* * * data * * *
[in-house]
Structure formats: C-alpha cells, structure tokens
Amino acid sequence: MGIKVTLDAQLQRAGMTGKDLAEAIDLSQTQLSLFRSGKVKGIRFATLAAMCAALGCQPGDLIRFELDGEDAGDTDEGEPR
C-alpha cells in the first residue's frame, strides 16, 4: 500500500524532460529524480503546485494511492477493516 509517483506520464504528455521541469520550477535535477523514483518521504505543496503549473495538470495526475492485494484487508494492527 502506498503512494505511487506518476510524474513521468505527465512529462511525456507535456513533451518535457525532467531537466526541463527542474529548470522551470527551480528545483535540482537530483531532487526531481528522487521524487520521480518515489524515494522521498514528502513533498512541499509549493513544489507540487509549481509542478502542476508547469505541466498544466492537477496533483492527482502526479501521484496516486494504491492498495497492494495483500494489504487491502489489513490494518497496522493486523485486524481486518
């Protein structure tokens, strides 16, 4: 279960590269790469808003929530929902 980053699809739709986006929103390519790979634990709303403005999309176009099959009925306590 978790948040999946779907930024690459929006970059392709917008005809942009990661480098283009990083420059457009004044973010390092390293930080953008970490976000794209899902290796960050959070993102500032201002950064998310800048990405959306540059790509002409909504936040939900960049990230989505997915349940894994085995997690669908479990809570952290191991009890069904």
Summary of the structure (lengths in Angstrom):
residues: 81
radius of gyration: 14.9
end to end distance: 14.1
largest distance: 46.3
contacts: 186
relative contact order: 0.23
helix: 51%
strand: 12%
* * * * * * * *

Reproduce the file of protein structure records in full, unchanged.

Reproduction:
[in-house]
Structure formats: C-alpha cells, structure tokens
Amino acid sequence: MGIKVTLDAQLQRAGMTGKDLAEAIDLSQTQLSLFRSGKVKGIRFATLAAMCAALGCQPGDLIRFELDGEDAGDTDEGEPR
C-alpha cells in the first residue's frame, strides 16, 4: 500500500524532460529524480503546485494511492477493516 509517483506520464504528455521541469520550477535535477523514483518521504505543496503549473495538470495526475492485494484487508494492527 502506498503512494505511487506518476510524474513521468505527465512529462511525456507535456513533451518535457525532467531537466526541463527542474529548470522551470527551480528545483535540482537530483531532487526531481528522487521524487520521480518515489524515494522521498514528502513533498512541499509549493513544489507540487509549481509542478502542476508547469505541466498544466492537477496533483492527482502526479501521484496516486494504491492498495497492494495483500494489504487491502489489513490494518497496522493486523485486524481486518
């Protein structure tokens, strides 16, 4: 279960590269790469808003929530929902 980053699809739709986006929103390519790979634990709303403005999309176009099959009925306590 978790948040999946779907930024690459929006970059392709917008005809942009990661480098283009990083420059457009004044973010390092390293930080953008970490976000794209899902290796960050959070993102500032201002950064998310800048990405959306540059790509002409909504936040939900960049990230989505997915349940894994085995997690669908479990809570952290191991009890069904």
Summary of the structure (lengths in Angstrom):
residues: 81
radius of gyration: 14.9
end to end distance: 14.1
largest distance: 46.3
contacts: 186
relative contact order: 0.23
helix: 51%
strand: 12%